Witnesses and victims of violent crime are often under the influence of alcohol, especially in rape cases. This raises questions about how investigators should conduct interviews in these instances. This project is translating systematic laboratory research for use in policing. The research shows that while those who were under the influence of alcohol during the crime remember less information than their sober counterparts, the accuracy of the information does not vary in relation to intoxication. This suggests that people who were under the influence of alcohol during encoding can effectively regulate their memory recall during police interviews when interviewed sober.
Women were randomly assigned to consume alcohol or a placebo, and then underwent a simulated sexual assault. Up to four months later, they were interviewed about what they could remember. Along with the Leicestershire Police and CPS, the researcher is translating this work to develop policy about how to interview intoxicated witnesses and victims, particularly in rape cases.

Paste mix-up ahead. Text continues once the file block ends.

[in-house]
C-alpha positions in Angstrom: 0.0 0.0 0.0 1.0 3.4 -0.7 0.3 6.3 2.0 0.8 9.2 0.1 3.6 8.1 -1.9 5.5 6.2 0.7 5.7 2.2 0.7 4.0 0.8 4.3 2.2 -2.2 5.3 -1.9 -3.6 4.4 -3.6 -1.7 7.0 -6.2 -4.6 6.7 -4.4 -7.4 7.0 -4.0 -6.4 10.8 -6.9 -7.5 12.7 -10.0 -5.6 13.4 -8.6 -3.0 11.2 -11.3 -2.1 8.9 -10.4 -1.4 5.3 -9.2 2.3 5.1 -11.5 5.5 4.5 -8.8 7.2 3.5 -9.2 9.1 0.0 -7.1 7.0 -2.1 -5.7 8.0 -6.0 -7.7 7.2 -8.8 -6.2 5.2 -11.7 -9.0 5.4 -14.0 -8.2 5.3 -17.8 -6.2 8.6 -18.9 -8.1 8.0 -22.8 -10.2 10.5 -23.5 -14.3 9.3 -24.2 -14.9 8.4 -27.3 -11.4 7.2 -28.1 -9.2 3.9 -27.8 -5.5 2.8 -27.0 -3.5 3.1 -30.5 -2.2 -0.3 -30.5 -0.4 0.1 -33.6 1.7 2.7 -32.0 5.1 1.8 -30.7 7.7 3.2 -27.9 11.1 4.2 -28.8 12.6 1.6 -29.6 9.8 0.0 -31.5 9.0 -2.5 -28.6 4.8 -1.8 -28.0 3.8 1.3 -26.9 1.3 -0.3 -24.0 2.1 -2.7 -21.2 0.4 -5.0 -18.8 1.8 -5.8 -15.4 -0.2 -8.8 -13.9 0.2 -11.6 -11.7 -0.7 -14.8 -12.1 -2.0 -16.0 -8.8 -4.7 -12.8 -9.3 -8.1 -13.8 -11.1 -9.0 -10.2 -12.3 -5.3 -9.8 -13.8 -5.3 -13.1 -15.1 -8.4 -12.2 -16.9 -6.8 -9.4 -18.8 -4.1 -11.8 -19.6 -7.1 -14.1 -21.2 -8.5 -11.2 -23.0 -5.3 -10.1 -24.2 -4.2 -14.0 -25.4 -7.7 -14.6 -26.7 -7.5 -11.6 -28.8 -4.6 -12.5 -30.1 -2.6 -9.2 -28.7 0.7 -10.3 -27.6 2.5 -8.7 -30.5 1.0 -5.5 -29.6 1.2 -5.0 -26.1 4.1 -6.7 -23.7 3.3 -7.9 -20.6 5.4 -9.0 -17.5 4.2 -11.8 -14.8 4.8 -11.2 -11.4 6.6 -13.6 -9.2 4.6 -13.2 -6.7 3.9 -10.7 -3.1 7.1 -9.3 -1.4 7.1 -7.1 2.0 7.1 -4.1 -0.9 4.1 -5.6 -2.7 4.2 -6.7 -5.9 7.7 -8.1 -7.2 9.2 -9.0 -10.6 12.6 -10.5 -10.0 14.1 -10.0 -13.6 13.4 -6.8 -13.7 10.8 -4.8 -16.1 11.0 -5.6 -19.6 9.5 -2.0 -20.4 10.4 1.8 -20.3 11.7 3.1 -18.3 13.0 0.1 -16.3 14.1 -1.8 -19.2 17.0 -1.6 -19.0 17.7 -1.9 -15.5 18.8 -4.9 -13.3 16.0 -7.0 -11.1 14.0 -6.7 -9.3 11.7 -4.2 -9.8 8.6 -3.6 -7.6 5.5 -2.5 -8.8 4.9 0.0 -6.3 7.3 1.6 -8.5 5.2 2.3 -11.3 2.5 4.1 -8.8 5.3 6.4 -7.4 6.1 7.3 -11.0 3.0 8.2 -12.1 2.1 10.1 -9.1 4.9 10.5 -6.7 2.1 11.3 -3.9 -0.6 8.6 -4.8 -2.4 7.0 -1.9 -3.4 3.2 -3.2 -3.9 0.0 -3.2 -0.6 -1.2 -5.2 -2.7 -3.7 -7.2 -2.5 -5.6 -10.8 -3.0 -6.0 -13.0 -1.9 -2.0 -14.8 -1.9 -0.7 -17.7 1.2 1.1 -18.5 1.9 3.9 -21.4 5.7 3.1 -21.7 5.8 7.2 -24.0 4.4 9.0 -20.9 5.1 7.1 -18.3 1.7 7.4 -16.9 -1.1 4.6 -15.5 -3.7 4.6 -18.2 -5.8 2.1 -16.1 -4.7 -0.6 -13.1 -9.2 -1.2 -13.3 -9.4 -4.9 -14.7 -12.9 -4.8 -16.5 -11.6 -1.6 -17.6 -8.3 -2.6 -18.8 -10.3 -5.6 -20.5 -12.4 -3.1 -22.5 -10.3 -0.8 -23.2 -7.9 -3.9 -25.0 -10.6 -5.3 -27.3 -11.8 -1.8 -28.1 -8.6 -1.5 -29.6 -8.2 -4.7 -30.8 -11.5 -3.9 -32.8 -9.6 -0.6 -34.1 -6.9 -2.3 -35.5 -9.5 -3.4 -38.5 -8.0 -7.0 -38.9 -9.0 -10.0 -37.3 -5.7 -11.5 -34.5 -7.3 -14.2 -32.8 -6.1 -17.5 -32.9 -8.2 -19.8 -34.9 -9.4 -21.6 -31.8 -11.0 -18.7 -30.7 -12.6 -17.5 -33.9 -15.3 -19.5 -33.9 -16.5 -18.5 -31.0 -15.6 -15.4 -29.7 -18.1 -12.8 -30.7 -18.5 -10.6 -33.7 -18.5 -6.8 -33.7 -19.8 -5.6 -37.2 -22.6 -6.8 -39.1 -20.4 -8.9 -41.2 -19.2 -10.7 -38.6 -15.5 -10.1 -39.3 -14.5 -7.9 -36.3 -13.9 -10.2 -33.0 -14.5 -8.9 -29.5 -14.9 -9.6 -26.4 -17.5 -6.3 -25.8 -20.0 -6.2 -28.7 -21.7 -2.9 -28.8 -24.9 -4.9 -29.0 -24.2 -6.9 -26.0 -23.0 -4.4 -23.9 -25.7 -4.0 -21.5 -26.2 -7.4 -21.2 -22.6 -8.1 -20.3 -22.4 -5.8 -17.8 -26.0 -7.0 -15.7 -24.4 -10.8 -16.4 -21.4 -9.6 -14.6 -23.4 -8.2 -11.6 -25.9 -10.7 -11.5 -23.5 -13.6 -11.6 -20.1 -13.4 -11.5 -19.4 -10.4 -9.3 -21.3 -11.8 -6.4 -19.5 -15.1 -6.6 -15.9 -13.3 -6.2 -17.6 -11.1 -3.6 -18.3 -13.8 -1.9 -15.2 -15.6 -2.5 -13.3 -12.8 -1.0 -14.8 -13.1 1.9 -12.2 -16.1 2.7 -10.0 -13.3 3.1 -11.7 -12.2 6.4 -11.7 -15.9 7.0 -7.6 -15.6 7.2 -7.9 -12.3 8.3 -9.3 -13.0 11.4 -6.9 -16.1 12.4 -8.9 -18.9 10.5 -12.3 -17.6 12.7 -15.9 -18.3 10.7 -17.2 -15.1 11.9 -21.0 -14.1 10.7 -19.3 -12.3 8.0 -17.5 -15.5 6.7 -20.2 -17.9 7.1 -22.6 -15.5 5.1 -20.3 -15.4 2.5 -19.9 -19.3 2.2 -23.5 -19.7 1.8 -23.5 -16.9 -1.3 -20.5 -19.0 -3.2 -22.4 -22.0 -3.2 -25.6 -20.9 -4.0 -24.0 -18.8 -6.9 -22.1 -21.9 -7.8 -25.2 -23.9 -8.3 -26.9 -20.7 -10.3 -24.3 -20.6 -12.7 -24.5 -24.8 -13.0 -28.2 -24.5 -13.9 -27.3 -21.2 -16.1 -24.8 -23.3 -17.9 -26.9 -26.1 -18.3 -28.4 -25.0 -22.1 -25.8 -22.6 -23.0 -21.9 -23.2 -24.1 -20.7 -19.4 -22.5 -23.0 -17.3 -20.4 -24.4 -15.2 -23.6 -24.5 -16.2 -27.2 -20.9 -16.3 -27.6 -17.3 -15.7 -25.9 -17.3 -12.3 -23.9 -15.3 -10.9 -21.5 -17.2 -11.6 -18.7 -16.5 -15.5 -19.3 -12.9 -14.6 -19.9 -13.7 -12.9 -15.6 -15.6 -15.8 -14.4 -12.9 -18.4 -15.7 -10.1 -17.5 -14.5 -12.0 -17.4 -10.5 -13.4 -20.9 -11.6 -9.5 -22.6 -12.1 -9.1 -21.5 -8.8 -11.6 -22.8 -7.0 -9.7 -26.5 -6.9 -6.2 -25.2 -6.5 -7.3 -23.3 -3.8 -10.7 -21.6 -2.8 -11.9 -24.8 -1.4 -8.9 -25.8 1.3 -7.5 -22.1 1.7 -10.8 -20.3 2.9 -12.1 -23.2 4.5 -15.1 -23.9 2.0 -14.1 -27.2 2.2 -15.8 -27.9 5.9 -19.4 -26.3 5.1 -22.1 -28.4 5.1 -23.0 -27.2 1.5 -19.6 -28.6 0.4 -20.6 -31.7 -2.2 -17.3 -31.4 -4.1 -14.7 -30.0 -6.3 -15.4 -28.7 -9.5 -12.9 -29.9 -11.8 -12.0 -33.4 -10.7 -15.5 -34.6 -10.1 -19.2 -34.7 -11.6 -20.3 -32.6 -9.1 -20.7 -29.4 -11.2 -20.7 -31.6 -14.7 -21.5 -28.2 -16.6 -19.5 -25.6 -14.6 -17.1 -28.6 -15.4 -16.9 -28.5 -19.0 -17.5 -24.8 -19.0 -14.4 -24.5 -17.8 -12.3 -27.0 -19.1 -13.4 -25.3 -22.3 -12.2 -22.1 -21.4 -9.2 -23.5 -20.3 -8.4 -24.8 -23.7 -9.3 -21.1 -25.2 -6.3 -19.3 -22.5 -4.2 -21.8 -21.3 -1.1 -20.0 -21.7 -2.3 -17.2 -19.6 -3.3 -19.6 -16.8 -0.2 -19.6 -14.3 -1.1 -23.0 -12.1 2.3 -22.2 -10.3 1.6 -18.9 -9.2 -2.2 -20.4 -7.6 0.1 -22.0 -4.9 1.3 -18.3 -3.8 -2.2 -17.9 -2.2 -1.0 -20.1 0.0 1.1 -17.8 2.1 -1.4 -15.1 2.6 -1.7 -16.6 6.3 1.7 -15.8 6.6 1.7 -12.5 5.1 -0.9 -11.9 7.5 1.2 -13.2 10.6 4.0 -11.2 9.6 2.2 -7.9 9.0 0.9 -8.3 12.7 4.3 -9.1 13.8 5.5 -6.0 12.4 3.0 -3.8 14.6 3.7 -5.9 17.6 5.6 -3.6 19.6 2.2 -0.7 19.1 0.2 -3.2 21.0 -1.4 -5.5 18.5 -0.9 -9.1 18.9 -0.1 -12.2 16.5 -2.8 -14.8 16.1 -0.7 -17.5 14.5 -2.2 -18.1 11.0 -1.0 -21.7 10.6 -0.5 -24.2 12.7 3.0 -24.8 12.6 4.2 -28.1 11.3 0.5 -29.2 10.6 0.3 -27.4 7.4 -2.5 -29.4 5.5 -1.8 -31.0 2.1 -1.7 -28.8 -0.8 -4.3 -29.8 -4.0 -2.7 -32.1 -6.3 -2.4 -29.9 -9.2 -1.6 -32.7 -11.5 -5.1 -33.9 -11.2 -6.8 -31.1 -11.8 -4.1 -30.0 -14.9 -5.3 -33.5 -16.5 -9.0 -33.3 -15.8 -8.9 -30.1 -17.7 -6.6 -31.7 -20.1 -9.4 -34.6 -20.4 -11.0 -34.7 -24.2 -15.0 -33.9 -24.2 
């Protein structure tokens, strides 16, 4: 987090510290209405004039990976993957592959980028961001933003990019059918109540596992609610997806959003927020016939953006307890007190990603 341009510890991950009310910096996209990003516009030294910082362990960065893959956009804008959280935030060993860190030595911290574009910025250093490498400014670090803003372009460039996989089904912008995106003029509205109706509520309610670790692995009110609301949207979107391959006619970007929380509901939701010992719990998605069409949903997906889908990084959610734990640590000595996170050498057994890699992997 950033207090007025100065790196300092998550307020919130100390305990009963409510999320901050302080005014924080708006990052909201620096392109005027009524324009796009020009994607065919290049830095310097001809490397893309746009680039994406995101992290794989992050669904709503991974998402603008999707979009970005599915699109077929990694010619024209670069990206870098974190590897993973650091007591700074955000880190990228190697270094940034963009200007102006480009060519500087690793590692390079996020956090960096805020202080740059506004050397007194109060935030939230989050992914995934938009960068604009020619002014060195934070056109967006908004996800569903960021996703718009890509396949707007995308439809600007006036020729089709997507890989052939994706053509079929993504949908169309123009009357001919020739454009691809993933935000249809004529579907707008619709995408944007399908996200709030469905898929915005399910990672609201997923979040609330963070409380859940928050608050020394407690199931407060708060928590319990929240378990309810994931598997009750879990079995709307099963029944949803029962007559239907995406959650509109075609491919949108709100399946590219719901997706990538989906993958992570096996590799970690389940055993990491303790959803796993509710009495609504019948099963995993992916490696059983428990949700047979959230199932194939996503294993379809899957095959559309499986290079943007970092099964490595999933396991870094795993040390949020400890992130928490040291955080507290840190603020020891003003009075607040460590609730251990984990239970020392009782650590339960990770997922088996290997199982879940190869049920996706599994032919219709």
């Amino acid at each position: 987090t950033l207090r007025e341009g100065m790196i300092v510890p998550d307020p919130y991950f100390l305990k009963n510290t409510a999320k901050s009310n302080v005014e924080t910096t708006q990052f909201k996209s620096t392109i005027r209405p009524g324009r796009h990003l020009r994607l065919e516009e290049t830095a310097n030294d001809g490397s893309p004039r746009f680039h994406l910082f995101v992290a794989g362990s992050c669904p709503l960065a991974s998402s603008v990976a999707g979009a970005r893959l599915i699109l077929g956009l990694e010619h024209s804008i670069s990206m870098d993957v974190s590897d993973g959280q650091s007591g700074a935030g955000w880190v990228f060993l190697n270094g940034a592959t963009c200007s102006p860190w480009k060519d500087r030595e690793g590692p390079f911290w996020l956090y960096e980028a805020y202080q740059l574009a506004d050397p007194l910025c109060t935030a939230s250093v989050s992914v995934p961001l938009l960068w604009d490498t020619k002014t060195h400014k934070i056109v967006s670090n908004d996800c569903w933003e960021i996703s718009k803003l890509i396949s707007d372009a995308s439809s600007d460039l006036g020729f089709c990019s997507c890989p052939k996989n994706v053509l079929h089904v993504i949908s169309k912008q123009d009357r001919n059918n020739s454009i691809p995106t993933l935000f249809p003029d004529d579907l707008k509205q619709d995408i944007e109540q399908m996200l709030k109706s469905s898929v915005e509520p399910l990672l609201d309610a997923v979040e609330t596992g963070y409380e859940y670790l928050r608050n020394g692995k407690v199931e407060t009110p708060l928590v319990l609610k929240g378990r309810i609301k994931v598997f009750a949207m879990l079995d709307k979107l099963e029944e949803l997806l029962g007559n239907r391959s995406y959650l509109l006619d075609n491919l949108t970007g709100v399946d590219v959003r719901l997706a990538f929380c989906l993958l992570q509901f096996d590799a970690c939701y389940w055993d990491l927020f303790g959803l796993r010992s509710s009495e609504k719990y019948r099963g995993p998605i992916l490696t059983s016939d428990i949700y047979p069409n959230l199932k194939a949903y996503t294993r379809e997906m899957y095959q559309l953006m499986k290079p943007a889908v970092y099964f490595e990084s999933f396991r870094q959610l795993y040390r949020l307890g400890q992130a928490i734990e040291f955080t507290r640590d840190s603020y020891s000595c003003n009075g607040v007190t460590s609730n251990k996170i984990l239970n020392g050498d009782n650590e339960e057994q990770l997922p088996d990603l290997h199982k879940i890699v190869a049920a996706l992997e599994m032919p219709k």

Colloff, M. F., & Flowe, H. D. (2016). The effects of acute alcohol intoxication on the cognitive mechanisms underlying false facial recognition. Psychopharmacology, 233, 2139–2149. Flowe, H., Carline, A., Takarangi, M., Humphries, J., French, S., & Prior, M. (2015). Sexual violence and complainant intoxication. Criminal Justice & Law Weekly, 179 (34).Heather D. Flowe, Melanie K. T. Takarangi, Joyce E. Humphries & Deborah S. Wright (2016) Alcohol and remembering a hypothetical sexual assault: Can people who were under the influence of alcohol during the event provide accurate testimony?, Memory, 24:8, 1042-1061 Heather D Flowe et al: The Effects of Alcohol Intoxication on Accuracy and the Confidence–Accuracy Relationship in Photographic Simultaneous Line-ups; Volume 31, Issue 4 July/August 2017; Pages 379-391